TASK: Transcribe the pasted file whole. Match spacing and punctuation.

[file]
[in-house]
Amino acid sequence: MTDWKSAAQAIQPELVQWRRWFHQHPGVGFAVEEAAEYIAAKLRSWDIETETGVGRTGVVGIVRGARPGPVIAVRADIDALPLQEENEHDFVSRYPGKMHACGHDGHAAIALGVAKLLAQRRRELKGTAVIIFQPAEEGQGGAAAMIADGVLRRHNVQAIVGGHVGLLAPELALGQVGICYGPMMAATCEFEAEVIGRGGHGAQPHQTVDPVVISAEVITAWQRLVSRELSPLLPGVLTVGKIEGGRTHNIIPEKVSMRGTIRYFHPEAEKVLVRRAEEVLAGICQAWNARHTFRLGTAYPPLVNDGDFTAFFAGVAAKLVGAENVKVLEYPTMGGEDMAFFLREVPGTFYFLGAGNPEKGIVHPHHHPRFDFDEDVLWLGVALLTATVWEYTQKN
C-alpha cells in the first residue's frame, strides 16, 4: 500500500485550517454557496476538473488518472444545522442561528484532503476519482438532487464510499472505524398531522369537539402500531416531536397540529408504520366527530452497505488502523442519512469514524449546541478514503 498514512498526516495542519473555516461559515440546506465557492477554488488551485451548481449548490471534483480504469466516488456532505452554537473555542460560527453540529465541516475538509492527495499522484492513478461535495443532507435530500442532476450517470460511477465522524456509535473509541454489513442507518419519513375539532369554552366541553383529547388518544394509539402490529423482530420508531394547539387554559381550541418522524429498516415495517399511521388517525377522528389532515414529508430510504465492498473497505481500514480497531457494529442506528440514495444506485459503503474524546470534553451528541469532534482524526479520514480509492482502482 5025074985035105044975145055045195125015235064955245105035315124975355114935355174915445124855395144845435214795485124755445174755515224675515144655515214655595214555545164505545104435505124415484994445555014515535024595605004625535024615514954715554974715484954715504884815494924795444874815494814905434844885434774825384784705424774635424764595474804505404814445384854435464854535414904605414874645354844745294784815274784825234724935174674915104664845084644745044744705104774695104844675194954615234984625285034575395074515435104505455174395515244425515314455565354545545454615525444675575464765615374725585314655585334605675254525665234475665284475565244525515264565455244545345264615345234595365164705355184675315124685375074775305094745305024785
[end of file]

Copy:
[in-house]
Amino acid sequence: MTDWKSAAQAIQPELVQWRRWFHQHPGVGFAVEEAAEYIAAKLRSWDIETETGVGRTGVVGIVRGARPGPVIAVRADIDALPLQEENEHDFVSRYPGKMHACGHDGHAAIALGVAKLLAQRRRELKGTAVIIFQPAEEGQGGAAAMIADGVLRRHNVQAIVGGHVGLLAPELALGQVGICYGPMMAATCEFEAEVIGRGGHGAQPHQTVDPVVISAEVITAWQRLVSRELSPLLPGVLTVGKIEGGRTHNIIPEKVSMRGTIRYFHPEAEKVLVRRAEEVLAGICQAWNARHTFRLGTAYPPLVNDGDFTAFFAGVAAKLVGAENVKVLEYPTMGGEDMAFFLREVPGTFYFLGAGNPEKGIVHPHHHPRFDFDEDVLWLGVALLTATVWEYTQKN
C-alpha cells in the first residue's frame, strides 16, 4: 500500500485550517454557496476538473488518472444545522442561528484532503476519482438532487464510499472505524398531522369537539402500531416531536397540529408504520366527530452497505488502523442519512469514524449546541478514503 498514512498526516495542519473555516461559515440546506465557492477554488488551485451548481449548490471534483480504469466516488456532505452554537473555542460560527453540529465541516475538509492527495499522484492513478461535495443532507435530500442532476450517470460511477465522524456509535473509541454489513442507518419519513375539532369554552366541553383529547388518544394509539402490529423482530420508531394547539387554559381550541418522524429498516415495517399511521388517525377522528389532515414529508430510504465492498473497505481500514480497531457494529442506528440514495444506485459503503474524546470534553451528541469532534482524526479520514480509492482502482 5025074985035105044975145055045195125015235064955245105035315124975355114935355174915445124855395144845435214795485124755445174755515224675515144655515214655595214555545164505545104435505124415484994445555014515535024595605004625535024615514954715554974715484954715504884815494924795444874815494814905434844885434774825384784705424774635424764595474804505404814445384854435464854535414904605414874645354844745294784815274784825234724935174674915104664845084644745044744705104774695104844675194954615234984625285034575395074515435104505455174395515244425515314455565354545545454615525444675575464765615374725585314655585334605675254525665234475665284475565244525515264565455244545345264615345234595365164705355184675315124685375074775305094745305024785